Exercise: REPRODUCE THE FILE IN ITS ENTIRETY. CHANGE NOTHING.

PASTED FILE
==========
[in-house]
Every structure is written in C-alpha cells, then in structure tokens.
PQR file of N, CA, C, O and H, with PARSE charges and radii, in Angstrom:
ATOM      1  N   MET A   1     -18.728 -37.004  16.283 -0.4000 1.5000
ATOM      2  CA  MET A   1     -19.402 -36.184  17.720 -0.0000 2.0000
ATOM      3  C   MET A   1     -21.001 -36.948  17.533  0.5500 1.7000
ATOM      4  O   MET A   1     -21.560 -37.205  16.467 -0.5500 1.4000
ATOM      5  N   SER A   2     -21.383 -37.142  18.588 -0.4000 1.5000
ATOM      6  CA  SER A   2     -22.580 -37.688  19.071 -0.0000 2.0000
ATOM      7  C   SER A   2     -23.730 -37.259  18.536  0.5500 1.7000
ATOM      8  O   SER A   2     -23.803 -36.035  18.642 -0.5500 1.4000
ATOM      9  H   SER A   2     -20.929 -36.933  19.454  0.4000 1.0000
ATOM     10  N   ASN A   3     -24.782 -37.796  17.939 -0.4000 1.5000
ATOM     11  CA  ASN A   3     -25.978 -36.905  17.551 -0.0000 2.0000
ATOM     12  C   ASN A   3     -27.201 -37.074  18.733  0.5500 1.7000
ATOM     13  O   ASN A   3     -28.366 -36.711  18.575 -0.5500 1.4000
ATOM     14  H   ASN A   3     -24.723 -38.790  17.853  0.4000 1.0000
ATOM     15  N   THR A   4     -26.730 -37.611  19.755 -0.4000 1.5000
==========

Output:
[in-house]
Every structure is written in C-alpha cells, then in structure tokens.
PQR file of N, CA, C, O and H, with PARSE charges and radii, in Angstrom:
ATOM      1  N   MET A   1     -18.728 -37.004  16.283 -0.4000 1.5000
ATOM      2  CA  MET A   1     -19.402 -36.184  17.720 -0.0000 2.0000
ATOM      3  C   MET A   1     -21.001 -36.948  17.533  0.5500 1.7000
ATOM      4  O   MET A   1     -21.560 -37.205  16.467 -0.5500 1.4000
ATOM      5  N   SER A   2     -21.383 -37.142  18.588 -0.4000 1.5000
ATOM      6  CA  SER A   2     -22.580 -37.688  19.071 -0.0000 2.0000
ATOM      7  C   SER A   2     -23.730 -37.259  18.536  0.5500 1.7000
ATOM      8  O   SER A   2     -23.803 -36.035  18.642 -0.5500 1.4000
ATOM      9  H   SER A   2     -20.929 -36.933  19.454  0.4000 1.0000
ATOM     10  N   ASN A   3     -24.782 -37.796  17.939 -0.4000 1.5000
ATOM     11  CA  ASN A   3     -25.978 -36.905  17.551 -0.0000 2.0000
ATOM     12  C   ASN A   3     -27.201 -37.074  18.733  0.5500 1.7000
ATOM     13  O   ASN A   3     -28.366 -36.711  18.575 -0.5500 1.4000
ATOM     14  H   ASN A   3     -24.723 -38.790  17.853  0.4000 1.0000
ATOM     15  N   THR A   4     -26.730 -37.611  19.755 -0.4000 1.5000